The reason why Renesola is taking its chances in the market is obvious û it needs money to fund its growing business. According to the prospectus, it is hoping to raise at least $170 million from the follow-on, of which approximately $70 million will be used to expand its solar wafer manufacturing facilities and for the purchase of additional equipment for its wafer capacity expansion plan for 2008 and 2009. Another $100 million will go towards investments in polysilicon production in 2008 and 2009.

To capitalise on the growing demand for wafers that are used to produce solar cells, the company intends to increase its annual ingot manufacturing capacity to approximately 645MW by the end of this year from 378MW at the end of 2007 and its wafer manufacturing capacity to 585MW from 305MW. By the end of 2009 it plans to have a manufacturing capacity of 1,000MW for both ingots and solar wafers.

In the first quarter, the company recorded a net revenue of $123 million, which was 28.0% higher than in the previous quarter a 242% improvement from the first quarter 2007, which the company said was ôprimarily attributable to an increase in output from (its) expanded production capacity and an increase in the average selling price of wafersö. Net income increased 1.2% sequentially and 160.6% year-on-year to $17.7 million.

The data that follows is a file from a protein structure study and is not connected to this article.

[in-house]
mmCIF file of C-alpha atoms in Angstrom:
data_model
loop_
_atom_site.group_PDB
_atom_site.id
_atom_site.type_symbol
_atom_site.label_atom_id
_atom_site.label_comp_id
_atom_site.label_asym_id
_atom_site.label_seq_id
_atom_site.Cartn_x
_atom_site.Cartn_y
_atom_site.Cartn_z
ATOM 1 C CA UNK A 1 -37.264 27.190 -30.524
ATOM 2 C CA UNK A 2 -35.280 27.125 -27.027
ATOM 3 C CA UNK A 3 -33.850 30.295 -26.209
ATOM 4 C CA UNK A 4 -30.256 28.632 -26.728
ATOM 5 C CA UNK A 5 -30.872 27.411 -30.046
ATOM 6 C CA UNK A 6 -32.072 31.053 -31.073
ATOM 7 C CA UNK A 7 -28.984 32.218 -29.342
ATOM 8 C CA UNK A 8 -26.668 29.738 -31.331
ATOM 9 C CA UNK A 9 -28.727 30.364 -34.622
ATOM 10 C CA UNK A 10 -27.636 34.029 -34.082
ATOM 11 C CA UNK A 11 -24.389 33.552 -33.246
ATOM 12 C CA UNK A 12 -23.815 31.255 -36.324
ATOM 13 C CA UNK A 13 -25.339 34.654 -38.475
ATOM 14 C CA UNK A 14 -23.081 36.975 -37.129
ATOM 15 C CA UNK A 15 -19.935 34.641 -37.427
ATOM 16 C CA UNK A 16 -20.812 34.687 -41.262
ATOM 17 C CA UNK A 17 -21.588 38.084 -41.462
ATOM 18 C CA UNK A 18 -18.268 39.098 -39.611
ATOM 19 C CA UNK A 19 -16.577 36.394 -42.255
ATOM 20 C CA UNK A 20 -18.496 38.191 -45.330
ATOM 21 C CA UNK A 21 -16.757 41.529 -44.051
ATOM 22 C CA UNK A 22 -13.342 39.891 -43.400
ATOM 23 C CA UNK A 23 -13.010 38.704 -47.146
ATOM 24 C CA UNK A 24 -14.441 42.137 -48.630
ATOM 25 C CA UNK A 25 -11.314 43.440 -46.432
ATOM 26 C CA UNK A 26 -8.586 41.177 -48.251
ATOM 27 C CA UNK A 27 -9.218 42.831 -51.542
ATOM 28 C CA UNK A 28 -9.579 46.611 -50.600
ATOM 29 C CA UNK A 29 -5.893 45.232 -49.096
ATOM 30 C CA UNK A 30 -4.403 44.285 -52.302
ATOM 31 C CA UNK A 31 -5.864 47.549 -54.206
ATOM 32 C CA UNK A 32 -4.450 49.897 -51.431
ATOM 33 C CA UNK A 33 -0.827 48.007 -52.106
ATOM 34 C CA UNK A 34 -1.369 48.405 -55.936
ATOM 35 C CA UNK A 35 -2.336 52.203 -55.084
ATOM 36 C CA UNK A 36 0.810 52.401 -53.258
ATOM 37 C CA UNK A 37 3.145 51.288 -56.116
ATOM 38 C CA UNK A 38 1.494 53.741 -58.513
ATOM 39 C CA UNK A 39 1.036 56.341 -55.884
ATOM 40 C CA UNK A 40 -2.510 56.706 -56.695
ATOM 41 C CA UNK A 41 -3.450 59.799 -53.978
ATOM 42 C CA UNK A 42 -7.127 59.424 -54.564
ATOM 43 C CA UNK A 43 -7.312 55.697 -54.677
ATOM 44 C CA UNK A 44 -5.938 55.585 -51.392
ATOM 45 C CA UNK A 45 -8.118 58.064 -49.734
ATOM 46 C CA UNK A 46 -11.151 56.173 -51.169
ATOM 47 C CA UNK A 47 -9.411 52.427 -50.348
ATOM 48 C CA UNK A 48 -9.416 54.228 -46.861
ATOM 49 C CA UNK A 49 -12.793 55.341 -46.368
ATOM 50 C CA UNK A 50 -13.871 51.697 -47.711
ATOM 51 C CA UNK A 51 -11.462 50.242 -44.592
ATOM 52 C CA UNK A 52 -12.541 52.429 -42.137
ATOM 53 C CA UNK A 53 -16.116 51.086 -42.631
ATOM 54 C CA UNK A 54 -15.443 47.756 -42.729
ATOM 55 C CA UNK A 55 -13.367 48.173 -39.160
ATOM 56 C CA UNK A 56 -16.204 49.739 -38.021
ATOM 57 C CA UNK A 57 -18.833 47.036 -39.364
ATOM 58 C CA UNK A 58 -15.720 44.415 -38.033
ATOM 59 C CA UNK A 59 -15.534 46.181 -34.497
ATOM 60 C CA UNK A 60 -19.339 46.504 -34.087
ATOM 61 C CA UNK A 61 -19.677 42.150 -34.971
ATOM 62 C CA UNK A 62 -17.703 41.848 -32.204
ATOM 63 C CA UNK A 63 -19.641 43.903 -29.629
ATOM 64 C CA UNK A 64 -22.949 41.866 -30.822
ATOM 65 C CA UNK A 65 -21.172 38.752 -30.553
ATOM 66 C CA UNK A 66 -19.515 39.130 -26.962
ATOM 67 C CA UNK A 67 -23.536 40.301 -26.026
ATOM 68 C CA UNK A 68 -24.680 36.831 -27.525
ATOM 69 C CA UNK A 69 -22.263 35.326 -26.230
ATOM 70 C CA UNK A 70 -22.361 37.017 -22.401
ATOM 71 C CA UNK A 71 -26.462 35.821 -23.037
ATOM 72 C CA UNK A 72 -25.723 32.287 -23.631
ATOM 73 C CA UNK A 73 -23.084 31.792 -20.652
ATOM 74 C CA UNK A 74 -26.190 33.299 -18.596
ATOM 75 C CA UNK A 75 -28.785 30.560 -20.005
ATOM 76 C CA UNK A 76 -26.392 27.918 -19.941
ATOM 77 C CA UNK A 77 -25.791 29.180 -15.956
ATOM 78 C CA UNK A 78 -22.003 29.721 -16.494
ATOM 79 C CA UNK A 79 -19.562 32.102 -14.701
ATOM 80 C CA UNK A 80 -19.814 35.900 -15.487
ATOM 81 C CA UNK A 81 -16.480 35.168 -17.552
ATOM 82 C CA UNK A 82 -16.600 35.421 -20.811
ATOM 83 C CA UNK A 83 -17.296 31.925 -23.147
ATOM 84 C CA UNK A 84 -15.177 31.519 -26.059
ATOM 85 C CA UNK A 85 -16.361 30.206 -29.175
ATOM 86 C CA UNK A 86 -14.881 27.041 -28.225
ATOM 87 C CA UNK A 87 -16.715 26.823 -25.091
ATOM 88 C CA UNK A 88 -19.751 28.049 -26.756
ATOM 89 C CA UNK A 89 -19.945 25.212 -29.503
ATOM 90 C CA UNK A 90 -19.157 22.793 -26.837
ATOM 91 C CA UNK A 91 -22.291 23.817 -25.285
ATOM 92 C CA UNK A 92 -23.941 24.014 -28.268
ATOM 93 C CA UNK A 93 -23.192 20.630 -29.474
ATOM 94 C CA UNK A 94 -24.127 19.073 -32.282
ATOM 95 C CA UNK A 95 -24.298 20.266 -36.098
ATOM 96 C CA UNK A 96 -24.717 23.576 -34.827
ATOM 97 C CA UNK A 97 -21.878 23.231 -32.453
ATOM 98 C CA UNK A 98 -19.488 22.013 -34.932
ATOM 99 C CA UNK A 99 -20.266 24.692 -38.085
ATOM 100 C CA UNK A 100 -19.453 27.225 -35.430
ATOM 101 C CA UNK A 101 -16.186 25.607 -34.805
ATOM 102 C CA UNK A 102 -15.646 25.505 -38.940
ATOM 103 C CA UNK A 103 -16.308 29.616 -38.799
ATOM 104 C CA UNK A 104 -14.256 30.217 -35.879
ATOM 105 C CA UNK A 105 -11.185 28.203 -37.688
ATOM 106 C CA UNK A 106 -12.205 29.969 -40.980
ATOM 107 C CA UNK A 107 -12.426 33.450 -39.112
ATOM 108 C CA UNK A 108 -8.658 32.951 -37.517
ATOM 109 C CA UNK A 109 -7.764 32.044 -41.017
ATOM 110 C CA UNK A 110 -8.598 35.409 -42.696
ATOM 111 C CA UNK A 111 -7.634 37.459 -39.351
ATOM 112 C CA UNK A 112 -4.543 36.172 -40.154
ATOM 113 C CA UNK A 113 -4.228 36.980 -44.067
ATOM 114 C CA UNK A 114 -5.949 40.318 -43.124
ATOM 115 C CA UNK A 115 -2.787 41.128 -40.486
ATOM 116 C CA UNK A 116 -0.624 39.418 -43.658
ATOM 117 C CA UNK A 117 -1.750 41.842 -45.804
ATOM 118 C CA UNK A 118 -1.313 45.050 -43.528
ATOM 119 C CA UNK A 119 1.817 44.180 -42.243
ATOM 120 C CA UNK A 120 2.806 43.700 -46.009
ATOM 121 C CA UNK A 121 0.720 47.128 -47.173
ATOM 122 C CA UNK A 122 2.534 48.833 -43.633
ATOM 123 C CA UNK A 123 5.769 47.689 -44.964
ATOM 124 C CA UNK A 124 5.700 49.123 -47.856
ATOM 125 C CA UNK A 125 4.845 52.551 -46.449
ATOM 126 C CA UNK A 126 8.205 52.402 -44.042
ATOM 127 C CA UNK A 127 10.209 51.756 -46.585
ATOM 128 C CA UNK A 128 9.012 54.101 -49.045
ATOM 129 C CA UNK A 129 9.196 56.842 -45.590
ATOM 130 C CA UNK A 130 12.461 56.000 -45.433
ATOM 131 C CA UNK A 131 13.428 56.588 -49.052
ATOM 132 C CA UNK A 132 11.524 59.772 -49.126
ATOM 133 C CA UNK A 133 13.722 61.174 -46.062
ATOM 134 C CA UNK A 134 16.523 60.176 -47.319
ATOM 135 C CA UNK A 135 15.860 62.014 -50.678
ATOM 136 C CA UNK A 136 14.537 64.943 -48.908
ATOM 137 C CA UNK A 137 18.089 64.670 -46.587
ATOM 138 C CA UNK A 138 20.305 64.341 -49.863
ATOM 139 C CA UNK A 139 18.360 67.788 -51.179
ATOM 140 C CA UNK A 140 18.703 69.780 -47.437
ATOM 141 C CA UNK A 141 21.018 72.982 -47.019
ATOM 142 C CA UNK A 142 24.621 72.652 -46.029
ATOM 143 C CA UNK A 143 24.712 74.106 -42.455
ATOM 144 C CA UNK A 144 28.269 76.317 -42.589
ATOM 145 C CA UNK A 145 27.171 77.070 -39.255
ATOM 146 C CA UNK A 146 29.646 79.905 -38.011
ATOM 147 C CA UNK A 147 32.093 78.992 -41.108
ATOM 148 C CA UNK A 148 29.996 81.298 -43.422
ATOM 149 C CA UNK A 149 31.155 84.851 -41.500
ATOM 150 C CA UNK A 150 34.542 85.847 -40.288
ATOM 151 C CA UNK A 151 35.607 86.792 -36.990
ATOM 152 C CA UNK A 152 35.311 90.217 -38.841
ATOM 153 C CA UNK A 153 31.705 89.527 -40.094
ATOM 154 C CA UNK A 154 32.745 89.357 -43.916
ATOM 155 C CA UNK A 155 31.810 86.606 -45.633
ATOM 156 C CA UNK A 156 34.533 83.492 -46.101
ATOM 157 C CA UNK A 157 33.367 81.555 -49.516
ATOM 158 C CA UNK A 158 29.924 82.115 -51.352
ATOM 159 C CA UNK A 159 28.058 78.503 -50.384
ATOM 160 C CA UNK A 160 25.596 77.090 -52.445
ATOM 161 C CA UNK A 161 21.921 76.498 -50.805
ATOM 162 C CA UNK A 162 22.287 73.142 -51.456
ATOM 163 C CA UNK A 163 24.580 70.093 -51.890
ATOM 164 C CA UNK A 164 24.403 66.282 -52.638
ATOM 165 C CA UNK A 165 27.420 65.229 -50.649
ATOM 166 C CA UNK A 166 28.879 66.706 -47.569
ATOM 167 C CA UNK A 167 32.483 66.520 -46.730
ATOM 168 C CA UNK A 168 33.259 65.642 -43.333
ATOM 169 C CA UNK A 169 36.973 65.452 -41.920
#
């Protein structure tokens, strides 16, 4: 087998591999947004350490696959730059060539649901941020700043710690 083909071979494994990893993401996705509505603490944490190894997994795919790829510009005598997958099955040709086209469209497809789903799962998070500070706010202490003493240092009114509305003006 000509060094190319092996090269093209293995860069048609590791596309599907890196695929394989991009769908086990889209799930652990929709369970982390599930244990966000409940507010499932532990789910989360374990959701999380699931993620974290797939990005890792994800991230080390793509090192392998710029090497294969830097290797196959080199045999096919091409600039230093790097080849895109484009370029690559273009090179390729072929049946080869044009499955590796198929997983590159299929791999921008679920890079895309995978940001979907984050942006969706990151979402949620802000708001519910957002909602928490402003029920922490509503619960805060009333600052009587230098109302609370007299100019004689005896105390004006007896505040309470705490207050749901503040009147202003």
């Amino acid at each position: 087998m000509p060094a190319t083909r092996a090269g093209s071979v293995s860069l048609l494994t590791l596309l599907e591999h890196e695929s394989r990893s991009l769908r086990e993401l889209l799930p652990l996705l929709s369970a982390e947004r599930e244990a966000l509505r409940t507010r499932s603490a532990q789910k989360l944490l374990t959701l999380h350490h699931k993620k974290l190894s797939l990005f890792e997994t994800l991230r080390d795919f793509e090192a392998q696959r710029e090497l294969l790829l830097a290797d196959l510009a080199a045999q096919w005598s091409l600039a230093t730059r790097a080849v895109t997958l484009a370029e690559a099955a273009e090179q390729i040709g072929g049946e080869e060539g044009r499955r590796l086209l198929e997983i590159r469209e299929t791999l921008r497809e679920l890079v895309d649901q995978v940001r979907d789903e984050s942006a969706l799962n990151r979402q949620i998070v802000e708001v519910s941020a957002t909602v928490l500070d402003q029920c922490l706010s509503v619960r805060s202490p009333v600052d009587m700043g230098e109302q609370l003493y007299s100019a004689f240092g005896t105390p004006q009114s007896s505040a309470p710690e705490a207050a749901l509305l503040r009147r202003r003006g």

Renesola is offering 9 million ADS plus a greenshoe of 1.35 million additional shares. Based on TuesdayÆs closing price, the deal could fetch $177 million, or up to $203 million if the shoe is also exercised. One source says the fact that the deal is marketed without a price range and will be priced at a discount margin versus the underlying shares should make it possible to get it done, despite the jittery market sentiment.

ôThe solar power sector has been very volatile, but this is a solid enough business for people to look at,ö he says.

Aside from the continued strong demand for solar power products in general û as soaring oil prices are prompting more companies to look for other energy alternatives û Renesola has also been attracting interest because of its ability to produce solar wafers from a wide range of silicon raw materials, including reclaimable raw materials, and has also begun to produce its own polysilicon through a joint venture in China, using proprietary low-cost technologies. This means it is suffering less than most of its competitors from the continuing global shortage of polysilicon, which is a key raw material for the manufacturing of wafers.